17. TarDevil

    TarDevil Member

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    I shoot fine with 3 dot sights.
     
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  18. GEM

    GEM Moderator Emeritus

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    Taking some modern training classes and engaging in competitions might be a useful test for an individual. Otherwise, some Internet chatter that sights are not useful is bad advice to follow as is assuming every incident is at arm's length.

    The vast majority of trainers advocate using sights with the caveat of retention position usage for close up and entangled.

    I shoot well with three dots but working on an RDS now as my old eyes are, well, old eyes. NO sights - nope - stupid.
     
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  19. Telekinesis

    Telekinesis Member

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    Red dots make it easier to shoot a pistol accurately, particularly if you are transitioning between targets and moving. While gun games like USPSA and IDPA aren’t perfect corollaries to an actual defensive shooting, the pure gun handling mechanics of moving while shooting accurately AND quickly under (at least some) pressure do hold. Those competitors by and large have found that using red dots improves shooting performance.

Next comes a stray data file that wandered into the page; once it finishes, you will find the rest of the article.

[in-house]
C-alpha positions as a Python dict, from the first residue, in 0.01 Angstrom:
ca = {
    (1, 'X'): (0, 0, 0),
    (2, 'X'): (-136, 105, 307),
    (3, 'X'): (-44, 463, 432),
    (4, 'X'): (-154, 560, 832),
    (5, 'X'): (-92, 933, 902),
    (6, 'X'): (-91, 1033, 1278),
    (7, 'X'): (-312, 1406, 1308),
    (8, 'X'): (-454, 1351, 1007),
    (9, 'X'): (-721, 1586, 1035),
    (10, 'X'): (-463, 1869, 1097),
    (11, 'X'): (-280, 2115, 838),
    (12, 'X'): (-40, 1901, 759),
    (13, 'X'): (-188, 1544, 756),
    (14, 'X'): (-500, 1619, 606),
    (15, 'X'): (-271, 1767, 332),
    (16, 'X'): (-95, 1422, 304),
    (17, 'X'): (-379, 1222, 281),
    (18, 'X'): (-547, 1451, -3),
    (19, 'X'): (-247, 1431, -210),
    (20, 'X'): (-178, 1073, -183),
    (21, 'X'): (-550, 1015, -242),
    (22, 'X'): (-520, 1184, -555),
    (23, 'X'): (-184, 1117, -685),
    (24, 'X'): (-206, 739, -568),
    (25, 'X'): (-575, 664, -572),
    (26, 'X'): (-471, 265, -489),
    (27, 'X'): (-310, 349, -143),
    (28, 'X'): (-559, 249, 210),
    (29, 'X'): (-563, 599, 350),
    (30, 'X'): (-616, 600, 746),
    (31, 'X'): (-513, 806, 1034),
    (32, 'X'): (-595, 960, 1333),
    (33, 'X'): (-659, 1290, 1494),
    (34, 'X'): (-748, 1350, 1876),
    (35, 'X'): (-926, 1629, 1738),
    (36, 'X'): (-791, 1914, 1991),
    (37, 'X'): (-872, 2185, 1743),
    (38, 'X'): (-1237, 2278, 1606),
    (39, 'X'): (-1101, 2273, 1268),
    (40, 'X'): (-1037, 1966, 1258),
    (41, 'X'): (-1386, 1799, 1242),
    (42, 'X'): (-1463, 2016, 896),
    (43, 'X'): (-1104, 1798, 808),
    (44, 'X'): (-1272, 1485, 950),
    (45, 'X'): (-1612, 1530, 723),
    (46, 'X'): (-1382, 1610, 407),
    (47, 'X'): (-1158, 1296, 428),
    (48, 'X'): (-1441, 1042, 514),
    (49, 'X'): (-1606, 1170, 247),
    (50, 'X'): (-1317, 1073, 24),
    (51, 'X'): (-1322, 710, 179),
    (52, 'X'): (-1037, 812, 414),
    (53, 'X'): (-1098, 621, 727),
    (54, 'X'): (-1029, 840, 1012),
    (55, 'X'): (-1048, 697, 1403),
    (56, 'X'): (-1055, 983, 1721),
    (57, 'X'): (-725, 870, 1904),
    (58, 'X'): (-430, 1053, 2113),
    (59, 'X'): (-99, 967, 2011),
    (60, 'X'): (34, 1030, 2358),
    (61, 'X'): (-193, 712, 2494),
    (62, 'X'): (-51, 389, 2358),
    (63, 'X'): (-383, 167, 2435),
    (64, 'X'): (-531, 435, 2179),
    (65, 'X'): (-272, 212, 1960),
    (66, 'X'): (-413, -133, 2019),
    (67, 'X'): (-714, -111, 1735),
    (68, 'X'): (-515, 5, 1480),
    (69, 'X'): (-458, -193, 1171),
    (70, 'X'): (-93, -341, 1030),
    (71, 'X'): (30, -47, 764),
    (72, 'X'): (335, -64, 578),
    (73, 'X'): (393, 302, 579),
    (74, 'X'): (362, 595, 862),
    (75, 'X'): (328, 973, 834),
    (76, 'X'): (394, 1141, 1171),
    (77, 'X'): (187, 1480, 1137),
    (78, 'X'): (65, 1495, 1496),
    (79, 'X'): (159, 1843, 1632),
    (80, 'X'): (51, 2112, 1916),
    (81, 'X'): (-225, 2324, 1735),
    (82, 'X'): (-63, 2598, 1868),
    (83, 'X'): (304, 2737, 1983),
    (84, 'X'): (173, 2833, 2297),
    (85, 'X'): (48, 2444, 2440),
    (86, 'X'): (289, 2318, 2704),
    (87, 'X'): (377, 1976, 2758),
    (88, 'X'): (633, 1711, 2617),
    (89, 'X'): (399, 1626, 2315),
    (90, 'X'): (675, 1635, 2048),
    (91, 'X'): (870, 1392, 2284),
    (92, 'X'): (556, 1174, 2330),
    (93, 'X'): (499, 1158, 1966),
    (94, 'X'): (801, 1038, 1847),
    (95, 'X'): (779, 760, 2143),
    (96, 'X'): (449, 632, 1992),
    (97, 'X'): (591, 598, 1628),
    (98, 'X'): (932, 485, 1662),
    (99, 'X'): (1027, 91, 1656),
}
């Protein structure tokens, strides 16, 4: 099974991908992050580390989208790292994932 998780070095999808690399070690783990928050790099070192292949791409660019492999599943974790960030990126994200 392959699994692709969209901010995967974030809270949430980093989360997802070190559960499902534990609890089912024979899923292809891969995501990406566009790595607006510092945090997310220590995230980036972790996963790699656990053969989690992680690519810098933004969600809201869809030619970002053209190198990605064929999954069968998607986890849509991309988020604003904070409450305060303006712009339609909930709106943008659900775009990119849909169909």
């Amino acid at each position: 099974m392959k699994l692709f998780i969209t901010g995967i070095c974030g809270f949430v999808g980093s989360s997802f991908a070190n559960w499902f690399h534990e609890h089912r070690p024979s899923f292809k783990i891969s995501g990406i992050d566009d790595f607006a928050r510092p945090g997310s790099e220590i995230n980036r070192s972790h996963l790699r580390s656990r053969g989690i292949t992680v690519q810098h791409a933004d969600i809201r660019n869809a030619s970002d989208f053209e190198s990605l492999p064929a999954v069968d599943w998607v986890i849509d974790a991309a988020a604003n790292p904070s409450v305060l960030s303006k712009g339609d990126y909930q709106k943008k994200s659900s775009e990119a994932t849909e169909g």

From a defensive perspective, yes there is index/retention shooting (entangled gunfighting) and gross sight picture based on distance to the target. I know at 3-5 yards if the back of my slide is on target, I will have an acceptable hit. At a bit over 5 yards I know that I can look at just the front sight and not worry about lining up the rear sight perfectly and still get an acceptable hit (same thing for a red dot, just using the frame of the window). But if your plan is to just not look at the sights because “that’s what happens in a defensive shooting anyway”, I think that’s more of a training problem.

    And you do have to practice with a red dot. ESPECIALLY if you have many years and thousands of rounds of practice with irons and you intuitively focus on the front sight when you draw. It is a bit of a learning curve, but once you get used to focusing on the target and bringing the red dot up into your view, you’ll see your groups shrink and your speed increase.



    Outside of my anecdotal evidence, you should review the Sage Dynamics white paper on red dots for duty handgun use.

    https://www.sagedynamics.org/_files/ugd/7dc128_65844d9baead41afab8bfabb23e912fa.pdf

    Pay attention to the force on force section (starting on page 44) where they compare irons vs red dots. Or if you don’t feel like reading, just look at the hit map comparison showing where the rounds landed on the body. Iron sight results are page 55, red dot results are page 56.

    In short, under realistic force on force scenarios, shooters using red dots made more hits, but also significantly better hits. This is particularly evident when looking at a target presenting their side rather than their chest. You have much better groupings (across multiple shooters) in the heart and head with the red dot while it appears that most shots to the side with irons ended up in the abdomen.